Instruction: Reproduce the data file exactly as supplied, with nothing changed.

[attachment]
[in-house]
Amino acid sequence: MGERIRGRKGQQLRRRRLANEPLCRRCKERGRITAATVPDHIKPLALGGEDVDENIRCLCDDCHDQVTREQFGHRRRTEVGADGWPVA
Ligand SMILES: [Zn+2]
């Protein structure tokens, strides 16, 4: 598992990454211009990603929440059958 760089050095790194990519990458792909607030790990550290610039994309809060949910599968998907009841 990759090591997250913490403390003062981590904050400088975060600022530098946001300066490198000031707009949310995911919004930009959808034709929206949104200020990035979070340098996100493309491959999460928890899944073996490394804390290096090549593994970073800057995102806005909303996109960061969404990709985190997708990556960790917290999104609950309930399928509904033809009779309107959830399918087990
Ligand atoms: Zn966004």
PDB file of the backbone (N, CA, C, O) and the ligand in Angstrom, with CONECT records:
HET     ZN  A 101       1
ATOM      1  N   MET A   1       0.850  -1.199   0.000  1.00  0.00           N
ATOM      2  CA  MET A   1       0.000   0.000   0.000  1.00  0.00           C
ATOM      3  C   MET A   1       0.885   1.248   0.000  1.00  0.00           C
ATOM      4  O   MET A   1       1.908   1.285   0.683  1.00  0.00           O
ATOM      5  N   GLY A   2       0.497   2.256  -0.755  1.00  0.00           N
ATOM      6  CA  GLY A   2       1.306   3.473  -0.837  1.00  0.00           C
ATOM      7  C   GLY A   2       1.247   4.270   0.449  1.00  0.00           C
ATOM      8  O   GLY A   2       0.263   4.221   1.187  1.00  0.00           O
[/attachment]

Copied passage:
[in-house]
Amino acid sequence: MGERIRGRKGQQLRRRRLANEPLCRRCKERGRITAATVPDHIKPLALGGEDVDENIRCLCDDCHDQVTREQFGHRRRTEVGADGWPVA
Ligand SMILES: [Zn+2]
């Protein structure tokens, strides 16, 4: 598992990454211009990603929440059958 760089050095790194990519990458792909607030790990550290610039994309809060949910599968998907009841 990759090591997250913490403390003062981590904050400088975060600022530098946001300066490198000031707009949310995911919004930009959808034709929206949104200020990035979070340098996100493309491959999460928890899944073996490394804390290096090549593994970073800057995102806005909303996109960061969404990709985190997708990556960790917290999104609950309930399928509904033809009779309107959830399918087990
Ligand atoms: Zn966004």
PDB file of the backbone (N, CA, C, O) and the ligand in Angstrom, with CONECT records:
HET     ZN  A 101       1
ATOM      1  N   MET A   1       0.850  -1.199   0.000  1.00  0.00           N
ATOM      2  CA  MET A   1       0.000   0.000   0.000  1.00  0.00           C
ATOM      3  C   MET A   1       0.885   1.248   0.000  1.00  0.00           C
ATOM      4  O   MET A   1       1.908   1.285   0.683  1.00  0.00           O
ATOM      5  N   GLY A   2       0.497   2.256  -0.755  1.00  0.00           N
ATOM      6  CA  GLY A   2       1.306   3.473  -0.837  1.00  0.00           C
ATOM      7  C   GLY A   2       1.247   4.270   0.449  1.00  0.00           C
ATOM      8  O   GLY A   2       0.263   4.221   1.187  1.00  0.00           O